What can the Padres expect from newly signed Donovan Solano?

Jul 21, 2023; Minneapolis, Minnesota, USA; Minnesota Twins second baseman Donovan Solano (39) throws the ball to first base for an out against the Chicago White Sox in the ninth inning at Target Field. Mandatory Credit: Jesse Johnson-USA TODAY Sports

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Mandatory Credit: Ken Blaze-USA TODAY Sports

The Padres signed veteran infielder Donovan Solano to a minor league deal earlier this week. What kind of impact could he make to the 2024 Padres?

Through almost two-dozen games, it’s clear the Padres are lacking some depth on offense. Players like Matthew Batten, Brett Sullivan, Tyler Wade, Graham Pauley, and Eguy Rosario are getting plenty of playing time early this year, to mixed results.

Earlier this week, the Padres brought in a player with more plate appearances in the big leagues than all of those players listed combined.

Donovan Solano is a 10-year veteran with over 800 MLB games and 2,600 plate appearances under his belt.

So, what can the Padres expect from a 36-year-old utility infielder?

If you’re expecting a home run threat coming off the bench when Solano walks up to the plate, prepare to be disappointed. While Solano brings a lot to the table, power is not one of them. He has never hit more than seven home runs in a season. In total, has 32 career homers over his decade in the bigs.

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That doesn’t mean he can’t be valuable.

Taking a look at his 2023 peripheral numbers, he ranked in the 99th percentile for “sweet spot” rate and 89th in expected batting average. Solano makes contact often and usually, it’s quality contact.

He had something of a renaissance between flaming out of the big leagues in 2016 and returning in 2019. Since 2019, he is batting .296 with a .768 OPS and 110 OPS+. Basically, for the best five seasons, he has been average-to-slightly-above average at the plate.

The Padres desperately need another veteran bat that could provide league-average production.

As noted in the frustrating 1-0 loss to the Brewers on Wednesday, San Diego needs another player who can simply make contact in key situations. If Solano were to bat with a runner on third and less than two outs, the chances of him scoring that run via ground ball, sac fly, or base hit is fairly high.

The Columbian righty can provide depth and insurance at three infield positions as well. He has at least 400 innings of big league experience at all three of third base, second base, and first base. He bounced around each of those quite frequently in 2023 with the Minnesota Twins, with first base as his main post. He ended up being a key piece for the Twins as they won the AL Central. He was on their Wild Card and ALDS rosters.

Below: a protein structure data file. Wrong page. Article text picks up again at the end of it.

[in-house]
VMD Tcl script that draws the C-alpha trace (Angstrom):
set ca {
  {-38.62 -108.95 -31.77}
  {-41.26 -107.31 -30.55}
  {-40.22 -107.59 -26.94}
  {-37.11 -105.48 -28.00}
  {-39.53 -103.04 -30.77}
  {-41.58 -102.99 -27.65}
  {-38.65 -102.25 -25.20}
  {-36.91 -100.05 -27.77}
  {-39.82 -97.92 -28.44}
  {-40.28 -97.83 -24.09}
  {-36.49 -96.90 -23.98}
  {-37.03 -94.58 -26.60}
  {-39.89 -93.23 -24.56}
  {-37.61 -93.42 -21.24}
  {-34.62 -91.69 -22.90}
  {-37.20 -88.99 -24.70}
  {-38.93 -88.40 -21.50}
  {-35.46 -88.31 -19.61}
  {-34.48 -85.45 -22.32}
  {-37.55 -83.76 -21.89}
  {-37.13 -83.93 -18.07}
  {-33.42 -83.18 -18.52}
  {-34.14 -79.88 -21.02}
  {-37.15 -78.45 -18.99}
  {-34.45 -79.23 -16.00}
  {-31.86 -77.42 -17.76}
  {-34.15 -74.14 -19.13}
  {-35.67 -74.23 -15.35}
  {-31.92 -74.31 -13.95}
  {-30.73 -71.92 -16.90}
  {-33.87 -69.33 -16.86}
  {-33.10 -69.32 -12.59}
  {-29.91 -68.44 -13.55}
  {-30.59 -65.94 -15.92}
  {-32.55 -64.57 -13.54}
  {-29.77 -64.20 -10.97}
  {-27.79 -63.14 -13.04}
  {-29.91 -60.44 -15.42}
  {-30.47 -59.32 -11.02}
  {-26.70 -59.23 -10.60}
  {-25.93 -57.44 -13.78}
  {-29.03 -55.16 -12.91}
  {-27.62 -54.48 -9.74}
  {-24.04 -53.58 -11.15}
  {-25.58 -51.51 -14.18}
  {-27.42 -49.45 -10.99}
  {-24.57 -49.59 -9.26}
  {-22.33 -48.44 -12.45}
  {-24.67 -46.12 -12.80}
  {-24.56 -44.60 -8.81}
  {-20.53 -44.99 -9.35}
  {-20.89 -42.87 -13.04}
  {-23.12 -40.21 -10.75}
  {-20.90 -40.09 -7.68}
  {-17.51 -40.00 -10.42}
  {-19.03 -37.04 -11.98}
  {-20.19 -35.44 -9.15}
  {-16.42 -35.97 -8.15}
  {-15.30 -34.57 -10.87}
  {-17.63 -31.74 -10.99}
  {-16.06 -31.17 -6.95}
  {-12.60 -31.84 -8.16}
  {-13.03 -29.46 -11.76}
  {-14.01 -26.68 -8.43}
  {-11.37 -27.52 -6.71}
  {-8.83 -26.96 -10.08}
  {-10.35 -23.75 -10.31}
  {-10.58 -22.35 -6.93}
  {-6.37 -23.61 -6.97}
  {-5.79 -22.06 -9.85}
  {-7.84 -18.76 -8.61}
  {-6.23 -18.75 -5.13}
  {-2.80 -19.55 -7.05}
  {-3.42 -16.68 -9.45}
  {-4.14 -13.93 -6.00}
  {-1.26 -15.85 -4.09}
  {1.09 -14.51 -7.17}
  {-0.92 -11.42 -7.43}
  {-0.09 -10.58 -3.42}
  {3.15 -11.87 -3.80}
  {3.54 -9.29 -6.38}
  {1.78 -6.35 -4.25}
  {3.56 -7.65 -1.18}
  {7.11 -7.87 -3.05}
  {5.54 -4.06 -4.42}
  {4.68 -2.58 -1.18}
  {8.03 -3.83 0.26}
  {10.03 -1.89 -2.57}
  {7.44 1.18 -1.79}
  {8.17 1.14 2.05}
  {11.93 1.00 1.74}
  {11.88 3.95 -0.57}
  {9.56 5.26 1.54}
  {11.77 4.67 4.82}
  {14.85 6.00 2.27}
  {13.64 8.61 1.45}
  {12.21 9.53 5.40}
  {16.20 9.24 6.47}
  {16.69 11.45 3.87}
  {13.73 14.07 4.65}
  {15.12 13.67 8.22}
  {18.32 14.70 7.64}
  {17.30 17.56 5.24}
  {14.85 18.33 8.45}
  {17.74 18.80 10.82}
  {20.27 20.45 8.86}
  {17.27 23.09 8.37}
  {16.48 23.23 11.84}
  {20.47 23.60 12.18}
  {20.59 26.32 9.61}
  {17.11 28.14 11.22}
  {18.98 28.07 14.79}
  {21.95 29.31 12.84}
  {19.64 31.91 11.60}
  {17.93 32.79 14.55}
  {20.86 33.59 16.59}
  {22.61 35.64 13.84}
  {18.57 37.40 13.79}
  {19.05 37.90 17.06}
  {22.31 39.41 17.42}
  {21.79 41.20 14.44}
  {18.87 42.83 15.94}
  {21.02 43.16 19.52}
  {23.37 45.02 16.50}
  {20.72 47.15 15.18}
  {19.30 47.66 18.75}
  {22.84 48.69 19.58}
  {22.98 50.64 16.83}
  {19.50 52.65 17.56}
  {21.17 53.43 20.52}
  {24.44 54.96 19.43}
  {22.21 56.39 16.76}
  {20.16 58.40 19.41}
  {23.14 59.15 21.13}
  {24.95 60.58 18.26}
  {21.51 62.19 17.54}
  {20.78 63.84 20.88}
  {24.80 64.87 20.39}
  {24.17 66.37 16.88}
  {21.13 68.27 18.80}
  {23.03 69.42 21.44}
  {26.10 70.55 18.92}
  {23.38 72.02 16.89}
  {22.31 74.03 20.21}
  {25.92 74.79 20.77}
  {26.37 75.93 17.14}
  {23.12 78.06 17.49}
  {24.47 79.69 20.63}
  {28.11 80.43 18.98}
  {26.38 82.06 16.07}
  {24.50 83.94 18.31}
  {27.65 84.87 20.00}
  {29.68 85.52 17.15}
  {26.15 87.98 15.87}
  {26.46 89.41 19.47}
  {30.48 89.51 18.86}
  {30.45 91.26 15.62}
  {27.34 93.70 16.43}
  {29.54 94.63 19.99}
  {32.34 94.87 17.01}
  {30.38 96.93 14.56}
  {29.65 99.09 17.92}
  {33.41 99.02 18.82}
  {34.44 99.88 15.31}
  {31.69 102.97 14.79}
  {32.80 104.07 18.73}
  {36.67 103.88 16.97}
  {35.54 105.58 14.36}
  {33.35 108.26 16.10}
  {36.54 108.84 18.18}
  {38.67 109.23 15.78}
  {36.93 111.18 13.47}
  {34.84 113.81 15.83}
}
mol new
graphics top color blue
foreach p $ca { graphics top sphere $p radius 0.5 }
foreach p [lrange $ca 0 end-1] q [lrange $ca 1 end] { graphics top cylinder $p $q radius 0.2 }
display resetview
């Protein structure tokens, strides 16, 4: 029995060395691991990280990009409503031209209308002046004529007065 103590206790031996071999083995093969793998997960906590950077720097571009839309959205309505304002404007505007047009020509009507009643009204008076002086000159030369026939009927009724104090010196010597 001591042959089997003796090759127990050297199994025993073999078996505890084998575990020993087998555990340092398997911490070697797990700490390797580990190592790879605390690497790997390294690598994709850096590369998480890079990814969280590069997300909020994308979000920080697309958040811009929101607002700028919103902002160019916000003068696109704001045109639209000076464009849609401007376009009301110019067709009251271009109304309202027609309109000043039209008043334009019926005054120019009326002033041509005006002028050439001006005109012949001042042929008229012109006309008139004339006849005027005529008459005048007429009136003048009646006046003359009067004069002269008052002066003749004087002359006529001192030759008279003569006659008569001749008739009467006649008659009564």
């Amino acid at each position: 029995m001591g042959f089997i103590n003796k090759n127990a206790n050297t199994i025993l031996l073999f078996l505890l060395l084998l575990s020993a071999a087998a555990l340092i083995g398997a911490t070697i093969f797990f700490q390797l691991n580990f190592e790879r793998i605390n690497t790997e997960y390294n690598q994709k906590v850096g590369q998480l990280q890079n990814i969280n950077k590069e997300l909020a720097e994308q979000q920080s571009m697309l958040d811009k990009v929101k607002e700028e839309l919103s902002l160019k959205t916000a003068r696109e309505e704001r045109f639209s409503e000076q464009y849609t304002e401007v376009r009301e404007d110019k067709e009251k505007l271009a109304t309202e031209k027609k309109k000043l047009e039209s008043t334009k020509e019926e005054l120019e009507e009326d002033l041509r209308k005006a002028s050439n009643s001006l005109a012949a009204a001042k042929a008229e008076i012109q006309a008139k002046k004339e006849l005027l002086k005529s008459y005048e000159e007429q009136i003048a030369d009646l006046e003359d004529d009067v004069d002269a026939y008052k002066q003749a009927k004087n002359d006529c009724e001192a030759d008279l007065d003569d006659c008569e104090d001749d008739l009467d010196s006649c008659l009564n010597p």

Speaking of 2023, he had a solid year at the plate for the Twins. Over 134 games, he batted .282 with 26 doubles, a .760 OPS and 111 OPS+, totaling in 1.7 WAR. The Padres would be over the moon if they got something resembling that kind of production. They likely won’t get close to that from the bottom part of their current bench options.

Solano finds gaps in the outfield, despite rarely hitting the ball over the fence. That’s a skill all on its own.

Basically, Solano gives them a battle-tested veteran who knows how to make contact. That, along with play all around the infield. Plus, off the bench last year, he hit .276 as a pinch-hitter. He could be a great late-inning bench option in a big spot. Especially if the Padres just simply need to put the ball in play.

For now, Solano is at the Peoria Sports Complex in Arizona getting something of an extended/late Spring Training. It is not known yet when Solano will join the big league squad, if he does at all. There is always the possibility that the Padres, or Solano, don’t like what they see during his ramp-up and he once again becomes a free agent.

Either way, it may be a few weeks before the Padres and Solano feel ready to throw him into a game midseason after a slow offseason.

If the Padres feel he could be an upgrade off the bench or as depth in the infield in San Diego, they shouldn’t hesitate to put him on the MLB roster. It’s a waiting game for now. If Solano looks like he did last year, this will be an underrated and much-needed signing.

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